- Associated Press - Saturday, October 1, 2016

MANCHESTER, Tenn. (AP) - An ongoing Coffee County Schools attendance program in connection with National Attendance Awareness Month is working to cut absences 1.5 percent at each school.

“That might not sound like much, but it’s a lot of missed school,” said district Family Resource Center Coordinator Taylor Rayfield.

Rayfield is helping implement the top-down part of the two-pronged approach. The district has, at the school level, implemented campus-specific, positive reinforcement programs to help students and teachers reach attendance goals. Rayfield’s part is to address barriers outside students’ control that are causing them to miss class.

“Coffee County Schools is emphasizing the importance of school attendance through various awareness programs such as attendance messaging into events, proclamations from elected officials, daily attendance tips, contests and honoring attendance champions, as well as implementing preventative intervention plans,” Rayfield said.

One major need the school system has noted is providing clean clothes for some at-risk children.

“This is definitely a barrier for some,” said Adam Clark, principal at North Coffee Elementary School.

“You have one of these little children come in here in the same jacket that they’ve had on all winter and it has never been washed,” he said.

“If you come to school three days in a row wearing the same shirt that hasn’t been washed, you’re not going to be successful in the classroom. You’re not worried about learning; you’re worried about how others are going to perceive you.”

“Folks that come in and don’t have clean clothes, I want to make sure we’re able to take care of them,” Rayfield said.

“We’re fortunate that our educators and school leaders go above and beyond. They’ll find clothes in the schools’ clothes closet . and they’re going to wash the clothes before the student leaves by the end of the day.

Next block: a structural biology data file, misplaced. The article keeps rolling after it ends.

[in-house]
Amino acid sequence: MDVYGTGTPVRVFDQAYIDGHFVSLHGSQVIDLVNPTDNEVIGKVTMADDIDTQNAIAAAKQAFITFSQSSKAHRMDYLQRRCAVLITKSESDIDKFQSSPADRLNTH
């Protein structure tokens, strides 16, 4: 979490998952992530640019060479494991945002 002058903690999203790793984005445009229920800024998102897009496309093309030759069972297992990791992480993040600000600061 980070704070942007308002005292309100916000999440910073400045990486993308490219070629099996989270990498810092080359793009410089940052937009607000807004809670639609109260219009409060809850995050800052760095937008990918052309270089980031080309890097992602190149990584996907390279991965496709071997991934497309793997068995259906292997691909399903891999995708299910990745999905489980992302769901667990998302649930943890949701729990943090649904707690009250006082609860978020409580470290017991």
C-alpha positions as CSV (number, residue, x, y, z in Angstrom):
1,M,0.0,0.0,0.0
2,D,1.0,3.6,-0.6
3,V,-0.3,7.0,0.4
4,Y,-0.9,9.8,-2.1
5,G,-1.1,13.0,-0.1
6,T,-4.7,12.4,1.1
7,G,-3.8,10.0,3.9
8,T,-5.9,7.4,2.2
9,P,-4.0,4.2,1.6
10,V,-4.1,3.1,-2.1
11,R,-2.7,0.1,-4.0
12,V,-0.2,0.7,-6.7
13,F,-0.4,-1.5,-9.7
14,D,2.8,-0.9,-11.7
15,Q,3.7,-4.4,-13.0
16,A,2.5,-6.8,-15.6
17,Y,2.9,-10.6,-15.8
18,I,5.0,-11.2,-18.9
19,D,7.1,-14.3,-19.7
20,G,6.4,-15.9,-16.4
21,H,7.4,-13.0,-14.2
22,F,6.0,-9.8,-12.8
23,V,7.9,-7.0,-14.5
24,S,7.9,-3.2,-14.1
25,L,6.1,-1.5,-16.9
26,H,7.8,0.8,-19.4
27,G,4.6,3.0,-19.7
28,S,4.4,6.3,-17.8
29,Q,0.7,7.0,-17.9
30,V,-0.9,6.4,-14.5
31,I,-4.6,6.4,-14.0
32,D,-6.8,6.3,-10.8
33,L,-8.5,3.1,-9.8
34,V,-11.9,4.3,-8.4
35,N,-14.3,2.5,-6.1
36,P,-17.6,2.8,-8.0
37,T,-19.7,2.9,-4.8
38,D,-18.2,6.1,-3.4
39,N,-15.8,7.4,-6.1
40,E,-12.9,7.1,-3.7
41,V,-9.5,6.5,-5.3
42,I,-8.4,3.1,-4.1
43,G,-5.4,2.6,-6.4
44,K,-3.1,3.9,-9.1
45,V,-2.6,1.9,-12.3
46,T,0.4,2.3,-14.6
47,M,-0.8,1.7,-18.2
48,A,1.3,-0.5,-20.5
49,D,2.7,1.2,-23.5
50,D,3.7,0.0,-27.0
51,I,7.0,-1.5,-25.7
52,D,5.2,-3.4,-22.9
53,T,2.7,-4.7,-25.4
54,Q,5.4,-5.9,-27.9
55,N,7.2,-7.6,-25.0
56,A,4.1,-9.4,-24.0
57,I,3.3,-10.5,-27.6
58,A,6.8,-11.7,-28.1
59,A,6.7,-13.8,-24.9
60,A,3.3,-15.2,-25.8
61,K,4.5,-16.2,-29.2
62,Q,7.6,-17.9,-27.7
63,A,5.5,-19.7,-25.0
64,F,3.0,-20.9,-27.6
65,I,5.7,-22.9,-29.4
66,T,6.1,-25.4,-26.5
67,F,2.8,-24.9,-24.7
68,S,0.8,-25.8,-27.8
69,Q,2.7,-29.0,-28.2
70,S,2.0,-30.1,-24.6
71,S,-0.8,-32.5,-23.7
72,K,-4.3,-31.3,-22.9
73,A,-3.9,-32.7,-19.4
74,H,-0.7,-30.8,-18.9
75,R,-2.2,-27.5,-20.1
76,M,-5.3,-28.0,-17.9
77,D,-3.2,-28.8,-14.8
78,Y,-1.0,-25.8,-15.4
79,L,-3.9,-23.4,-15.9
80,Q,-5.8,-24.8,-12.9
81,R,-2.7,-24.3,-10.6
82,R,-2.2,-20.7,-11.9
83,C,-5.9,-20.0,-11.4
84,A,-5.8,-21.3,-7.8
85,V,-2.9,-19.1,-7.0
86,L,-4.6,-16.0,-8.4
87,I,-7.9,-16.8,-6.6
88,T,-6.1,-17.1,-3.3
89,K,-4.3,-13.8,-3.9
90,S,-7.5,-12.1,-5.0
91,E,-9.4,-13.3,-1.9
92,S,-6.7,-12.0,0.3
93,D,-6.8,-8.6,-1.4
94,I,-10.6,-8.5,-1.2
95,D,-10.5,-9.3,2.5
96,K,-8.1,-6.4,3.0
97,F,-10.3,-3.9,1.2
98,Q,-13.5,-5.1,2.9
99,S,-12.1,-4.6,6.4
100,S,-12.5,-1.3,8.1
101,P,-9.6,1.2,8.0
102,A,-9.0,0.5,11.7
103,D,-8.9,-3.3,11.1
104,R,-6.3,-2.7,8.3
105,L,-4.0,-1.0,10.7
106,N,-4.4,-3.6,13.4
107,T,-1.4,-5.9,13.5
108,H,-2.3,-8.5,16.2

“That’s what we’re trying to get to within the schools. We need the community to know that this is something we’re in need of.”

Breaking barriers to students’ success in the classroom is the main drive of the Family Resource Center (FRC).

“(It) is designed to address all problems within the home and community environments that may impede, or create a barrier, to a child’s ability to learn and grow successfully,” Rayfield said.

“Unfortunately, we have students who come to school without their basic needs being met. These basic needs include adequate food, adequate shelter and adequate clothing. Students cannot thrive until these needs are met.”

Poverty, Rayfield explained, often plays a negative role in a child’s academic success and can lead to chronic absenteeism.

“Some of our students may be chronically absent because they don’t have clean clothes to wear. This lack of adequate, clean clothing creates a barrier which can negatively impact the student’s educational success. We don’t want that. Our schools and FRC are committed to eliminating all barriers, as we want every child to be successful and present in school every day.”

It is a goal of the FRC to be able to provide a washer and dryer for each school in the system.

“We must have the community’s help. I have spoken to each of our principals and they all have expressed the need for this equipment. With a washer and dryer available, school personnel could assist in eliminating barriers and ensuring that our students are thriving,” Rayfield reiterated.

“If students are coming to school daily with the same clothes on, or dirty clothes, schools can give them clothing to wear from their clothing closets while washing the student’s dirty clothes. If a clean shirt or coat can help to eliminate barriers and ensure that our students are present at school daily and thriving in their academics, then washing a shirt, pants, or a coat is worth it to us.”

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Information from: The Tullahoma News, http://www.tullahomanews.com

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